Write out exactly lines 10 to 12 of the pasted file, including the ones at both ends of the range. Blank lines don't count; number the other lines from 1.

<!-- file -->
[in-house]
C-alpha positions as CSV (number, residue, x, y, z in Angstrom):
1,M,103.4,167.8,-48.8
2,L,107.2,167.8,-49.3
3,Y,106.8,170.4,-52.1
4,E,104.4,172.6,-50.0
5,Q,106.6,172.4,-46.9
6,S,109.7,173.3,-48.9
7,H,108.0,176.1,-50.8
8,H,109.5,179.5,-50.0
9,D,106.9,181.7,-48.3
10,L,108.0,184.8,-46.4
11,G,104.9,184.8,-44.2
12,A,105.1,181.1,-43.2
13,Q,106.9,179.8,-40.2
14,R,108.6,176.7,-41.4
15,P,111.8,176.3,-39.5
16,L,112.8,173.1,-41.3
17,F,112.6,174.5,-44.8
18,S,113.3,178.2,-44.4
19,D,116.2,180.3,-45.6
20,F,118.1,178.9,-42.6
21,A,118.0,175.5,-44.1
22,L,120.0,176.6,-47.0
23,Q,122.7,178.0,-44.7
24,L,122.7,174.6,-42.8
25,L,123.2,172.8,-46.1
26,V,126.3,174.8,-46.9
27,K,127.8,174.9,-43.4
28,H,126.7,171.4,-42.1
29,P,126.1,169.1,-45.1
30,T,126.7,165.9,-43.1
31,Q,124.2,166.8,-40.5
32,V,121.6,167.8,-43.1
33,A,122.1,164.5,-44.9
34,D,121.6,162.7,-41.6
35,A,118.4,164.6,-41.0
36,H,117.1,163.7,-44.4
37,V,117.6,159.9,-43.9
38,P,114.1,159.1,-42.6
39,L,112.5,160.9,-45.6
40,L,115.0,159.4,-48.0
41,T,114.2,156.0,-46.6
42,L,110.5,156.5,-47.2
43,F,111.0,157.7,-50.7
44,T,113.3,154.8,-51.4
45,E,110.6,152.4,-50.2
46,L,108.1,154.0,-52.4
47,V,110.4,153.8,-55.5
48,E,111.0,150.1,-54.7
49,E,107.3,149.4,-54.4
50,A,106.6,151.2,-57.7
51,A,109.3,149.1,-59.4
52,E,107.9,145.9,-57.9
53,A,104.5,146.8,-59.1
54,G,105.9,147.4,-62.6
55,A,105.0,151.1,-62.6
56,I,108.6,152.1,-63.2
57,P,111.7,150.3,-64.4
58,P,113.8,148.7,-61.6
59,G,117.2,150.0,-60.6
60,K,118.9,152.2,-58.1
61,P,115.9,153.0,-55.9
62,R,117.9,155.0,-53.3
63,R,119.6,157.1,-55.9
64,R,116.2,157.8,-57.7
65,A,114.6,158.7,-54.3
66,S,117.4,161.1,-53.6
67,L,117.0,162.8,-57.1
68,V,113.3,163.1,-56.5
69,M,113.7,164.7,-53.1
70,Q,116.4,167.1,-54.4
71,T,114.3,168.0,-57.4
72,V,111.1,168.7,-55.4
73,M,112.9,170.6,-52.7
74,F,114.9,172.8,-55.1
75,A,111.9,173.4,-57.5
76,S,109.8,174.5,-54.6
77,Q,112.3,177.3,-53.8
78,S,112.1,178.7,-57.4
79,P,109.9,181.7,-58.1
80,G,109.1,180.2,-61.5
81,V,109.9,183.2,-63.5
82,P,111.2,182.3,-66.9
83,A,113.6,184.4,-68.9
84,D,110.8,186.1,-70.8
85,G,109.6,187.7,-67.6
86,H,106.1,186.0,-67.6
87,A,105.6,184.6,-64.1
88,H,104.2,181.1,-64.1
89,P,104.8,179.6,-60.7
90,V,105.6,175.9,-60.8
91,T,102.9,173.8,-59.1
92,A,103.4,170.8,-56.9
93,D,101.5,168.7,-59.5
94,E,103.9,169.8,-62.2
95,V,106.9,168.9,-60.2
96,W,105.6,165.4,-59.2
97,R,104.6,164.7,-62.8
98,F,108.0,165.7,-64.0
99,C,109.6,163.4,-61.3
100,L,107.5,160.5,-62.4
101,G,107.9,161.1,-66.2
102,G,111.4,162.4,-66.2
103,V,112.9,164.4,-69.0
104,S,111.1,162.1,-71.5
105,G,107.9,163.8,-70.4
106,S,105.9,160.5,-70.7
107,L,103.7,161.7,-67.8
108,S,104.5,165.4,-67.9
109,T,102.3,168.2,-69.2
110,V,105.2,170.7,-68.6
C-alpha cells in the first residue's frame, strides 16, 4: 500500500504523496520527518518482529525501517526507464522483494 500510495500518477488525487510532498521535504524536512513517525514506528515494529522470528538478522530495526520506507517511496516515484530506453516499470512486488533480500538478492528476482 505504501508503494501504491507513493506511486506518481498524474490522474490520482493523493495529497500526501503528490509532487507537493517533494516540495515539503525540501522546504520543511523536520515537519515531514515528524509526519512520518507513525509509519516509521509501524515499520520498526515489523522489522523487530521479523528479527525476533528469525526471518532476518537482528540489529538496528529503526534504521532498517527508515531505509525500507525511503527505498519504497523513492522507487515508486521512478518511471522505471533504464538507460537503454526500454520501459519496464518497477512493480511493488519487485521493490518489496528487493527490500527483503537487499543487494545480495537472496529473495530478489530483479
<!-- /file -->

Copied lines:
8,H,109.5,179.5,-50.0
9,D,106.9,181.7,-48.3
10,L,108.0,184.8,-46.4